Traditional Chinese Medicine
Traditional Chinese Medicine (TCM) is a 3000-year-old system of health care that sees health as depending on the free flow of a subtle energy called chi (or qi, pronounced “chee”). TCM works by guiding the body back to its natural state of balance through the use of acupuncture, herbal medicine, diet therapy, massage techniques and qigong. The conditions it can treat include stress, anxiety, depression, fatigue, back pain, arthritis, headaches, allergies, insomnia, PMS, infertility, menopausal symptoms, irritable bowel syndrome and gastritis.
According to this model, chi flows through the body along energy pathways called meridians. An acupuncturist inserts hair-thin needles into specific points along the meridians to release blockages and restore the proper flow of chi so the body can heal itself. The sterile needles are so fine that they don’t cause pain, although occasionally the patient may feel a zing when the needle is inserted. Many people, myself included, find an acupuncture session to be both relaxing and energizing.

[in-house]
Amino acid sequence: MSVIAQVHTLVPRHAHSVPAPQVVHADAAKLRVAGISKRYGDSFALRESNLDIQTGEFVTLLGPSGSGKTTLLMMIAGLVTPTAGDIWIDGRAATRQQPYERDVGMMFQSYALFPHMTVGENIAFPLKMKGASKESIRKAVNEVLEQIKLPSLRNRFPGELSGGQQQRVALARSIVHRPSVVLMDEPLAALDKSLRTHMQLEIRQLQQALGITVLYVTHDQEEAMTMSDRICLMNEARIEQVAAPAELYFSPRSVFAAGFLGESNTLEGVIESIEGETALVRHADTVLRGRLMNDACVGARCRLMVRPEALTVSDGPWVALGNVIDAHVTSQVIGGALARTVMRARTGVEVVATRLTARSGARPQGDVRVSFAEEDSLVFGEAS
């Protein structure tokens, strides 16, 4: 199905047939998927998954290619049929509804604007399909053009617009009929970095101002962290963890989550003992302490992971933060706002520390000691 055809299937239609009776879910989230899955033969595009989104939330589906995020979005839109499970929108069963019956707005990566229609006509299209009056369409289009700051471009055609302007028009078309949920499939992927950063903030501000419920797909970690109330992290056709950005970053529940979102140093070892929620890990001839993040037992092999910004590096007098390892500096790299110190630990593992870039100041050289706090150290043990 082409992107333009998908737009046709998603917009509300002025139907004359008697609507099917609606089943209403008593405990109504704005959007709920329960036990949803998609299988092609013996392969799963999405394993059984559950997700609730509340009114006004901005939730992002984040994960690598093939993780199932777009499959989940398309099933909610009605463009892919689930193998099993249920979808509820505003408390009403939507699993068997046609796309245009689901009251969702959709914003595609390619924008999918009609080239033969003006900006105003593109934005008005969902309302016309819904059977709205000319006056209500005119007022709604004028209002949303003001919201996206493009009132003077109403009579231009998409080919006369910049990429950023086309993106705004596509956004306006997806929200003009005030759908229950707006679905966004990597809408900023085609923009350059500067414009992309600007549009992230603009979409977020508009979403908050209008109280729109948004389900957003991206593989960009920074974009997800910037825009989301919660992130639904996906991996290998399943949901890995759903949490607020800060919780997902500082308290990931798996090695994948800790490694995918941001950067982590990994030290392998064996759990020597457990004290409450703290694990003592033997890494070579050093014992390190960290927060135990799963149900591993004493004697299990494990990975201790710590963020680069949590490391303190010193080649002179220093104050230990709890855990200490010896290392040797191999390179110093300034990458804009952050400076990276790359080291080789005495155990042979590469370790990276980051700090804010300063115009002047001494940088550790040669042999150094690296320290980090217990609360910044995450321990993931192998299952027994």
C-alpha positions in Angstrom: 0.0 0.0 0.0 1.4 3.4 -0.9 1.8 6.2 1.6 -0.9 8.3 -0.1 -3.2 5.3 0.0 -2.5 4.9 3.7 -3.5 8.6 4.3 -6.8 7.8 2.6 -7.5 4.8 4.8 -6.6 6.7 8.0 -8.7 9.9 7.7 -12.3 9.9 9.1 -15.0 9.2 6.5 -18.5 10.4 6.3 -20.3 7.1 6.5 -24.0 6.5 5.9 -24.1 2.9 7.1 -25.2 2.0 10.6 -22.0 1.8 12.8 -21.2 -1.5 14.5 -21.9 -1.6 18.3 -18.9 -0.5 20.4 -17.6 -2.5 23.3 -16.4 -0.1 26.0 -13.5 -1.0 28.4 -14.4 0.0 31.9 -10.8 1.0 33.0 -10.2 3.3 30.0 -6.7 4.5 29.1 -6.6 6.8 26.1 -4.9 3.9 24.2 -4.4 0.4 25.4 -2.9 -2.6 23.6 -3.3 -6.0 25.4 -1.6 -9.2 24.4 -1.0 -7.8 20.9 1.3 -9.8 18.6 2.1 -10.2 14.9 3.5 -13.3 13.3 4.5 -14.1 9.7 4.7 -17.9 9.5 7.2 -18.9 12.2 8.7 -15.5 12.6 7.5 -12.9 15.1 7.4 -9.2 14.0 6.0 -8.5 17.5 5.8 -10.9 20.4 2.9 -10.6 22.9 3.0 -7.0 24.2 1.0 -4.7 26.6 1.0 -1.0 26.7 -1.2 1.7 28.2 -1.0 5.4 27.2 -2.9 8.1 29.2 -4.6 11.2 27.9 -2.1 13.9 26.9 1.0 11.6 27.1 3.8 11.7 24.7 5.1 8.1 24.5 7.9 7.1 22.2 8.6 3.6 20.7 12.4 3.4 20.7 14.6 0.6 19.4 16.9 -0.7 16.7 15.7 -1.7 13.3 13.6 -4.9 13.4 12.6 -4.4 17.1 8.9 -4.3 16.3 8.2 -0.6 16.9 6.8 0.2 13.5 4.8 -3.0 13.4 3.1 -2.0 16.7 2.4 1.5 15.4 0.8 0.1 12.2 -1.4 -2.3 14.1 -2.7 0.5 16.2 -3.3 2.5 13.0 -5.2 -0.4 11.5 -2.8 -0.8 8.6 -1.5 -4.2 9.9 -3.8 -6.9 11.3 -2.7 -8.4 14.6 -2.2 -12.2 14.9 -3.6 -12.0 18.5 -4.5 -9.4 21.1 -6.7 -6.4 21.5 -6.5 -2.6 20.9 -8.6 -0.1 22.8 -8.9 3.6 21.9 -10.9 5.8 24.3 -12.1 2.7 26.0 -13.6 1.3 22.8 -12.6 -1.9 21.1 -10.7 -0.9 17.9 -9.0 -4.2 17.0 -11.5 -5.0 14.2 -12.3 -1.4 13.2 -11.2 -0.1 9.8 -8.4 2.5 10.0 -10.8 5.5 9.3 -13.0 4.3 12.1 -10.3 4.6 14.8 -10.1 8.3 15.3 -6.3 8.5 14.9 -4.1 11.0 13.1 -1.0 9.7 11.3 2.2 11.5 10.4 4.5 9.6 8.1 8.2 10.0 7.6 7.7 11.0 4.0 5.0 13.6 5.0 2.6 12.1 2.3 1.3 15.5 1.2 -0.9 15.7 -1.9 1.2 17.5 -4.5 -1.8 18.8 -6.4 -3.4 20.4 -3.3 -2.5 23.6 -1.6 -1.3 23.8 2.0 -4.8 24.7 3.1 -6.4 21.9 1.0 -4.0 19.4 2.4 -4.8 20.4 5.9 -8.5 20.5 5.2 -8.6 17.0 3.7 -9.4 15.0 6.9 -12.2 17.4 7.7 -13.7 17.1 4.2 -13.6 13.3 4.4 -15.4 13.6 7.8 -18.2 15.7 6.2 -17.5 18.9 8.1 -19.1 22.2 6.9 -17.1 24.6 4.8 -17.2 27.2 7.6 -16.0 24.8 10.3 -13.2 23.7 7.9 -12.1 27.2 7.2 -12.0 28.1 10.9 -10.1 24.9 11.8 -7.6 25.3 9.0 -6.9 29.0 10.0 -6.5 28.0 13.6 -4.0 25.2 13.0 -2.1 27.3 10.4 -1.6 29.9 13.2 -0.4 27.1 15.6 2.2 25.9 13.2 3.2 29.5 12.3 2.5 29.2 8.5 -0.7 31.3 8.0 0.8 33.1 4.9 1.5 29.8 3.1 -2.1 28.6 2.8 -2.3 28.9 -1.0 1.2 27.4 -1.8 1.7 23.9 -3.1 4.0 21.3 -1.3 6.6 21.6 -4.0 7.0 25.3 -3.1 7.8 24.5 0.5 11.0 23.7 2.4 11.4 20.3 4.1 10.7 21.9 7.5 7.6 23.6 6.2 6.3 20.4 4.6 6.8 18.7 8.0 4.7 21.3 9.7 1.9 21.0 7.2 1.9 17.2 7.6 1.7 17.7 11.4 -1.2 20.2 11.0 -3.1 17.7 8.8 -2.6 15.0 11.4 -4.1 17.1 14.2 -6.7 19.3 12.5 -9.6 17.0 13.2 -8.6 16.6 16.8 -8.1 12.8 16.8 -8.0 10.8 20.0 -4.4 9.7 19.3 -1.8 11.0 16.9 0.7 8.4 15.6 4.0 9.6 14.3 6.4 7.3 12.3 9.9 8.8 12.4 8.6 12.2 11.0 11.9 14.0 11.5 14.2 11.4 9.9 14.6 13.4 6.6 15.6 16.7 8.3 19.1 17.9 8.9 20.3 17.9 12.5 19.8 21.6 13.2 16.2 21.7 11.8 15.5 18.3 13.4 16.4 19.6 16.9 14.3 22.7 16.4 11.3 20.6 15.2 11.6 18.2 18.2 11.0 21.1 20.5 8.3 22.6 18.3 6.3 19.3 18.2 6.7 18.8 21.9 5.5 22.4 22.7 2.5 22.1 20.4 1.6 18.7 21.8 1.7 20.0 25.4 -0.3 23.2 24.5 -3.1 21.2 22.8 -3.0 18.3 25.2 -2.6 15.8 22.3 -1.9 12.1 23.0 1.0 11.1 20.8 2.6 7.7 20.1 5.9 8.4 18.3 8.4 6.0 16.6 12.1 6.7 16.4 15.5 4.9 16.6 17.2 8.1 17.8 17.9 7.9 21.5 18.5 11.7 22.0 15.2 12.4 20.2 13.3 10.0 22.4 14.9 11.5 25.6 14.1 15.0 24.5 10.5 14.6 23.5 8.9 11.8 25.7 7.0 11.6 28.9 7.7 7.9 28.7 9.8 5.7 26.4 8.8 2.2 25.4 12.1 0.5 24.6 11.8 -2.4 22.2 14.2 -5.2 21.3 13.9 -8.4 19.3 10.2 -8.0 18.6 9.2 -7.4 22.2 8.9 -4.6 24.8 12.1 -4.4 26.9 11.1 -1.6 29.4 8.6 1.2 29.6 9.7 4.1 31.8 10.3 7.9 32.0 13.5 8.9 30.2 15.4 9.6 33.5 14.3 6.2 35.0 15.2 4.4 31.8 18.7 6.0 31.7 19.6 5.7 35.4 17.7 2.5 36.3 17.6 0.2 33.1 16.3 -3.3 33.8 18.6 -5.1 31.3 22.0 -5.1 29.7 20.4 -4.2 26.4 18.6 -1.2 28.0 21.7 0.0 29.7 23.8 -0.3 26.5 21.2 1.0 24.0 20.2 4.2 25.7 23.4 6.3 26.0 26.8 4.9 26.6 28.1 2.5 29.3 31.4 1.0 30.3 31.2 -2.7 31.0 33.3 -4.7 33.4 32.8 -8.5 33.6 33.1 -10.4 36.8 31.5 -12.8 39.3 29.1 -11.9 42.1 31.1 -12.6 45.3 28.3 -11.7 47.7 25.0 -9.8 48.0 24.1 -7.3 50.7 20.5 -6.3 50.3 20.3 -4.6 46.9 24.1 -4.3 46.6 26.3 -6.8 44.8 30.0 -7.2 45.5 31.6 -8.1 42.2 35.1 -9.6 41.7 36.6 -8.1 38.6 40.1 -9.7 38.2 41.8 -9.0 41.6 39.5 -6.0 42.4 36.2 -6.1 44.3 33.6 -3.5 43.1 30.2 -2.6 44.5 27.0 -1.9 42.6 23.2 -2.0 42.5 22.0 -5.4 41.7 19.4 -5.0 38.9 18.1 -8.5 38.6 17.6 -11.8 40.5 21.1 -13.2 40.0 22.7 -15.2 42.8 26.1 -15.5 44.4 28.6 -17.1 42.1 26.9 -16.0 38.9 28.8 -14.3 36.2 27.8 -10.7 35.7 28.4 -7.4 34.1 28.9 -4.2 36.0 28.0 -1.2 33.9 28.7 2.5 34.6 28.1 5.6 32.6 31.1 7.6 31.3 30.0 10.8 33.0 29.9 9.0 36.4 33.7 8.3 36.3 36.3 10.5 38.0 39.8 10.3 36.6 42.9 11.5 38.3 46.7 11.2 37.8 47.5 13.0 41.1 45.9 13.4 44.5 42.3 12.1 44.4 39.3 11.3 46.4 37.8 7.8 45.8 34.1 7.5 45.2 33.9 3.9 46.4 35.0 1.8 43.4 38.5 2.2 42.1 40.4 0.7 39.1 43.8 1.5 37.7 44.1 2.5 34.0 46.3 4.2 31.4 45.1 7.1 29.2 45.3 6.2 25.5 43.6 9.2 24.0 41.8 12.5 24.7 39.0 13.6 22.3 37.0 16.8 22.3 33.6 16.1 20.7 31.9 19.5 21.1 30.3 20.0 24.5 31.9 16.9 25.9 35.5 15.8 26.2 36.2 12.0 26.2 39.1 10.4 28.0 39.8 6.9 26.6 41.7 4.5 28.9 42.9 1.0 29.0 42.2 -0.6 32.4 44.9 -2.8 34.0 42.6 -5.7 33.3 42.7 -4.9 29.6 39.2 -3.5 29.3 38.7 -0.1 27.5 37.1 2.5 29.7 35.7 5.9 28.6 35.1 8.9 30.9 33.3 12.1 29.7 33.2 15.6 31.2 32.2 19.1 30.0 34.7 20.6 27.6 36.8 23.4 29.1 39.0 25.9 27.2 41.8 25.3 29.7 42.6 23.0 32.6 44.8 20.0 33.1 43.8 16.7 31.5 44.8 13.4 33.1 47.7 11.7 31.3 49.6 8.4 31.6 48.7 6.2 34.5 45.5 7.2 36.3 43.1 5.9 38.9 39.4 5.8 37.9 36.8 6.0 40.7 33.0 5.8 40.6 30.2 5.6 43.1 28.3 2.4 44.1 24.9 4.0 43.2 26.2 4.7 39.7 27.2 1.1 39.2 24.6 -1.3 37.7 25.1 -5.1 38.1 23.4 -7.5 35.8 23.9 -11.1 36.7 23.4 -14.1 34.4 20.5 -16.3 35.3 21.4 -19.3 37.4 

TCM uses herbs blended in a formula customized to the individual patient to correct underlying imbalances in the body as well as to alleviate symptoms. A well-designed Chinese herb formula can treat many different symptoms at once. If you go this route, look for the designation L.Ac. for licensed acupuncturist and MSOM for master of science in Oriental medicine.
Doctors of chiropractic (DCs), also referred to as chiropractors, practice a drug-free, hands-on approach to health care that includes examination, diagnosis and treatment. Chiropractic is based on the idea that a healthy spine is key to preventing pain and injury. The man who started the first chiropractic school in 1897, Daniel David Palmer, pointed to misaligned vertebrae as the source of all disease. Chiropractors usually treat neuro-musculoskeletal complaints and injuries, including but not limited to back pain, neck pain, joint pain in the arms, legs, hands and feet, as well as many types of headaches.